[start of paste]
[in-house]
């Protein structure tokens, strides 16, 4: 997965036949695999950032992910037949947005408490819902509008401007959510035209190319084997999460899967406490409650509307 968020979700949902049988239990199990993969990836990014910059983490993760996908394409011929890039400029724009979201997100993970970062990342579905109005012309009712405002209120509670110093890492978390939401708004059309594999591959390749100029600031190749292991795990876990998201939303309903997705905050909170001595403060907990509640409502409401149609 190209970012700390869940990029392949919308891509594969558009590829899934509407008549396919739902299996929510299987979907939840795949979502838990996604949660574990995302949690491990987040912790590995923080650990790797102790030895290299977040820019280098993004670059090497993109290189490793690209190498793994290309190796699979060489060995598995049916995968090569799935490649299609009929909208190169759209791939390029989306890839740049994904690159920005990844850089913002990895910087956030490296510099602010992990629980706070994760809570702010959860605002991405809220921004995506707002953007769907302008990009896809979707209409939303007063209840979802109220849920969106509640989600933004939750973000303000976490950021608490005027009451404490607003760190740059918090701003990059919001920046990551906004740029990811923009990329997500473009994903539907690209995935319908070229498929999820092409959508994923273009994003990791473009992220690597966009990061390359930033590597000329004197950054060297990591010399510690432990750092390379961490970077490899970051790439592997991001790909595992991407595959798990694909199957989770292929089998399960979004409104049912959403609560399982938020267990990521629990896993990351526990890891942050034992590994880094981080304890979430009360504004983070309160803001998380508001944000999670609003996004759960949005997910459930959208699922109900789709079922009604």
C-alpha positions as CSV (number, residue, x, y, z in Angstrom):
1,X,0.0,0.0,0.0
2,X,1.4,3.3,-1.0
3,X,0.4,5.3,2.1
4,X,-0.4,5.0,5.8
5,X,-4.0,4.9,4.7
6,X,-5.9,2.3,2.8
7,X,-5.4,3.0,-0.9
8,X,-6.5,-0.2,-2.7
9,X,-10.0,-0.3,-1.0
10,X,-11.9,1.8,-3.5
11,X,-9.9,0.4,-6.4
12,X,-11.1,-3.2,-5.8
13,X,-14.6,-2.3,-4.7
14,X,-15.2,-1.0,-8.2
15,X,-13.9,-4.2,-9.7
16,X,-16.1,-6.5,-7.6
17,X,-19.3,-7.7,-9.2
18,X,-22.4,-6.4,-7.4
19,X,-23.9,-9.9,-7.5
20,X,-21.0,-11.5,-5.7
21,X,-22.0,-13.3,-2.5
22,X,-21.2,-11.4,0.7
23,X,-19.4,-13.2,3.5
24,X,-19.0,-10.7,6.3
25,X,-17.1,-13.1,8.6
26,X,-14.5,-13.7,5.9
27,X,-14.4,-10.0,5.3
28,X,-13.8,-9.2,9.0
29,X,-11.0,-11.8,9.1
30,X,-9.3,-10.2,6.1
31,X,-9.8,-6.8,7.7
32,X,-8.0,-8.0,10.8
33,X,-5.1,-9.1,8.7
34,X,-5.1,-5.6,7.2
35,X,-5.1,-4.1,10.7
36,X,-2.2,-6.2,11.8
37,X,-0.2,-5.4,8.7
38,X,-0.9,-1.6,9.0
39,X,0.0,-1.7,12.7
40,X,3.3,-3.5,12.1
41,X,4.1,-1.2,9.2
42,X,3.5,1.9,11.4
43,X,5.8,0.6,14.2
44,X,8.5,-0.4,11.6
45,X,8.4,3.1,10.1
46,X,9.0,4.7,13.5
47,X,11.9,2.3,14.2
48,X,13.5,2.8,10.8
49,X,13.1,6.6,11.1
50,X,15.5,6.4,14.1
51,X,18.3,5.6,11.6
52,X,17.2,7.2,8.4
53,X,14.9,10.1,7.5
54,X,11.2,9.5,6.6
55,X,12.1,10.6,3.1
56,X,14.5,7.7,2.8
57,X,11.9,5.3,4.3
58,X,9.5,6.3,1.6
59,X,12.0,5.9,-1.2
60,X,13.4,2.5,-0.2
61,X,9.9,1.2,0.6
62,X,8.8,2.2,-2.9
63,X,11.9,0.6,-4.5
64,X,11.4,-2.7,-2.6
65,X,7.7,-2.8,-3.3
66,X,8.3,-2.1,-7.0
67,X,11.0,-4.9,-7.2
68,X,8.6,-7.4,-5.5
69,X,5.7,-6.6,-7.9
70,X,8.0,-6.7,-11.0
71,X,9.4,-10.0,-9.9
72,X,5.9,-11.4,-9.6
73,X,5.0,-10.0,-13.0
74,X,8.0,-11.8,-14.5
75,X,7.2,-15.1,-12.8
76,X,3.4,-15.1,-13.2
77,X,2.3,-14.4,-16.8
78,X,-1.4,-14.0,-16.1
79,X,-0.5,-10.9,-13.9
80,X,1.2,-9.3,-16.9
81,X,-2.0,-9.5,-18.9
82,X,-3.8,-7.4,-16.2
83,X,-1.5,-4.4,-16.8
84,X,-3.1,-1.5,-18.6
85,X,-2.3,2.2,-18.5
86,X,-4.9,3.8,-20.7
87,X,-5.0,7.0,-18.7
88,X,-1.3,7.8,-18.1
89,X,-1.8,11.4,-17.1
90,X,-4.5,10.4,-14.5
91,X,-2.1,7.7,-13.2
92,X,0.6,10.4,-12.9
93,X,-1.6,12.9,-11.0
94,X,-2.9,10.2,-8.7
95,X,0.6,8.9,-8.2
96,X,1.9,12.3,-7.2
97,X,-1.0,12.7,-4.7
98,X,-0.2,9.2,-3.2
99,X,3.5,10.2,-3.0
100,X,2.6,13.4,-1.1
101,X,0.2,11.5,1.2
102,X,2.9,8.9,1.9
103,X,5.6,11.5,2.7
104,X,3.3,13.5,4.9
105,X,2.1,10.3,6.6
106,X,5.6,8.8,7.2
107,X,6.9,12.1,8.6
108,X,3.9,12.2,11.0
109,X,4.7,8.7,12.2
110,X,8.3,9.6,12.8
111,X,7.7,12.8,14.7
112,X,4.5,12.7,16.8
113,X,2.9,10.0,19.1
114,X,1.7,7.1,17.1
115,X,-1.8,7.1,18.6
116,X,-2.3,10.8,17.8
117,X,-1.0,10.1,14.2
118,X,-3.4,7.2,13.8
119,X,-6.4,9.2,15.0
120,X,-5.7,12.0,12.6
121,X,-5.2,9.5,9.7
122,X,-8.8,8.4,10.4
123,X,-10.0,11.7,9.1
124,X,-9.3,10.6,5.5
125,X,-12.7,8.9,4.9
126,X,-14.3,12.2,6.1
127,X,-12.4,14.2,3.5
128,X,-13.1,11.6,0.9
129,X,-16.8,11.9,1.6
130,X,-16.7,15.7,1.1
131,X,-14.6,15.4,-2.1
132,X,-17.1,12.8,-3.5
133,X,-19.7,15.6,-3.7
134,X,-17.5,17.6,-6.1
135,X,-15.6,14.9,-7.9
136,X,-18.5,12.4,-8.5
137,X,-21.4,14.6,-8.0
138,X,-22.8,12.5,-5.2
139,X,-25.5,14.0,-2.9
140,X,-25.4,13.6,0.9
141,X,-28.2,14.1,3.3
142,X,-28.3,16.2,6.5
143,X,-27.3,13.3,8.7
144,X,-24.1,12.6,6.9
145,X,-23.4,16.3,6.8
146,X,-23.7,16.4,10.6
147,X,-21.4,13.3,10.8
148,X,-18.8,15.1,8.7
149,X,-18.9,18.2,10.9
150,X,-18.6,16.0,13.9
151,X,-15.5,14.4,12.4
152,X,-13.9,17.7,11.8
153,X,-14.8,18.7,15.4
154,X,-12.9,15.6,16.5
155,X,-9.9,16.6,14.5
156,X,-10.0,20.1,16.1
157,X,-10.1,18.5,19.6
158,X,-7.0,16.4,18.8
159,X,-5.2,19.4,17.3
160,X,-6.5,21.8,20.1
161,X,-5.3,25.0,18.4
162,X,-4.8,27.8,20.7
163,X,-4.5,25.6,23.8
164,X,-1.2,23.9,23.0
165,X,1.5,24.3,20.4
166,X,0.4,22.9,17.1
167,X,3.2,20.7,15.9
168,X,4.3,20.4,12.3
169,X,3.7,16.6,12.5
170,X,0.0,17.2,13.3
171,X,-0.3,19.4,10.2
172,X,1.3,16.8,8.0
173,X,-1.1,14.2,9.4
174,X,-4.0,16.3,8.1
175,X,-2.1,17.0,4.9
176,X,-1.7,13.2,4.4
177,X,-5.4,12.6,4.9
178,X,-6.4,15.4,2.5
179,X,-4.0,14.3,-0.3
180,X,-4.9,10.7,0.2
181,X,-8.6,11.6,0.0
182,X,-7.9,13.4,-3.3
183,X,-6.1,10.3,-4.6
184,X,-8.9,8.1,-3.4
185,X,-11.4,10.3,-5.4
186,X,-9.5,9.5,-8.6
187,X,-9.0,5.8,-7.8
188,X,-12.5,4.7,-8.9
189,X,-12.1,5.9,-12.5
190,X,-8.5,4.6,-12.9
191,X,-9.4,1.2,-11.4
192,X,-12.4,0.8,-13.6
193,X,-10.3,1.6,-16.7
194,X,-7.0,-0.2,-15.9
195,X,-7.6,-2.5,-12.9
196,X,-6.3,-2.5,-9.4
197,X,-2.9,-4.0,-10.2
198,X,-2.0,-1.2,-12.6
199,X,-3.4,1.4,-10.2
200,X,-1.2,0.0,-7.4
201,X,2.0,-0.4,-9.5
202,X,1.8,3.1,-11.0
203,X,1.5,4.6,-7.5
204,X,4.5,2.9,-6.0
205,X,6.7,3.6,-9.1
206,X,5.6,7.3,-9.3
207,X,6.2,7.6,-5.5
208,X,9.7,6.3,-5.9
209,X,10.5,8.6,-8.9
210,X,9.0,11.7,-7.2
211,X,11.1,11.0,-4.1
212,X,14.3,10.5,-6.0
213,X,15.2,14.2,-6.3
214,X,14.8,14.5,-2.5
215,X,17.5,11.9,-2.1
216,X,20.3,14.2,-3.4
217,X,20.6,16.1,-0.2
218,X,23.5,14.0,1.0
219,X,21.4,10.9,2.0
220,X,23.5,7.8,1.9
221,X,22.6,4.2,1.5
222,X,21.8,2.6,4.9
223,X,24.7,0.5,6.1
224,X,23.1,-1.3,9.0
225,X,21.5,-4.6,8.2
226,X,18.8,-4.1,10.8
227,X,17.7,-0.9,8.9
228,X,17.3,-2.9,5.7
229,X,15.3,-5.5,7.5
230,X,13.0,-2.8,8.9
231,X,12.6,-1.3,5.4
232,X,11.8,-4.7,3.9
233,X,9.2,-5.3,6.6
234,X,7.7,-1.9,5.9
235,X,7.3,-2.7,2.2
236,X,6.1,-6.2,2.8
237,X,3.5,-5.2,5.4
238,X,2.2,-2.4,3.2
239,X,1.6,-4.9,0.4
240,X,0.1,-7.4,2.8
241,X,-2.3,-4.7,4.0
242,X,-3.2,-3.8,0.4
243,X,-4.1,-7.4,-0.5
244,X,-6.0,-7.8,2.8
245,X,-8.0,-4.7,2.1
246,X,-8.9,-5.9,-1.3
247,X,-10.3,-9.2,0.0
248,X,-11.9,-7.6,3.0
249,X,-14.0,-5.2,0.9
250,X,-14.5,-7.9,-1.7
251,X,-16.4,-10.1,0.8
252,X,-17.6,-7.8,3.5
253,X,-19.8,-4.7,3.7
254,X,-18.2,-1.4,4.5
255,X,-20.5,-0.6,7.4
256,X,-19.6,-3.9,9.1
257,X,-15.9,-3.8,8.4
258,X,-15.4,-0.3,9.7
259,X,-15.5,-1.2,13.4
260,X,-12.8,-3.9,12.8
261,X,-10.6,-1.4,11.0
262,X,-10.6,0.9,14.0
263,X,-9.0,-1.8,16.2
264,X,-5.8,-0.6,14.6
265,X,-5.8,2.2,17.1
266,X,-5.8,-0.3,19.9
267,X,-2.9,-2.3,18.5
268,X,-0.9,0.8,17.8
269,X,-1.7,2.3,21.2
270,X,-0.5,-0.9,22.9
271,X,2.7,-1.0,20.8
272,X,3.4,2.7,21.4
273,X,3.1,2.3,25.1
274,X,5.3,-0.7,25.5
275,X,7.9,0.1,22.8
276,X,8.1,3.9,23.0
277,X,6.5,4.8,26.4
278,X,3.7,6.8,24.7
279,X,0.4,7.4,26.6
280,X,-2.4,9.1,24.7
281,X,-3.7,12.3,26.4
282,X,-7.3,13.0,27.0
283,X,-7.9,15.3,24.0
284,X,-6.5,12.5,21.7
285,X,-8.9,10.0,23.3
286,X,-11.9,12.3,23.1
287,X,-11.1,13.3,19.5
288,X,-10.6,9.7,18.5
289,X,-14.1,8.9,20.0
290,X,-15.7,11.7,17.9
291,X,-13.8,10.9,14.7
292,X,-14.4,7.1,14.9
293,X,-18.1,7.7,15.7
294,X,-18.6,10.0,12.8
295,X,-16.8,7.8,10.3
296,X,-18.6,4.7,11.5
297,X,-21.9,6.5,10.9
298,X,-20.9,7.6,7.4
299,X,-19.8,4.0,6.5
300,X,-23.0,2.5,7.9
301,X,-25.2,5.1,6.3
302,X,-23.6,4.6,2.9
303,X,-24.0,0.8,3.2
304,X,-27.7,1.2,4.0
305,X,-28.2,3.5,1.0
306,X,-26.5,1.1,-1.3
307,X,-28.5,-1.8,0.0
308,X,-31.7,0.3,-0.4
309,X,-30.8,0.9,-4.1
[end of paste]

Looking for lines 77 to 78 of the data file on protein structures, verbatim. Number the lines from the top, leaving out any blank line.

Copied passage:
74,X,8.0,-11.8,-14.5
75,X,7.2,-15.1,-12.8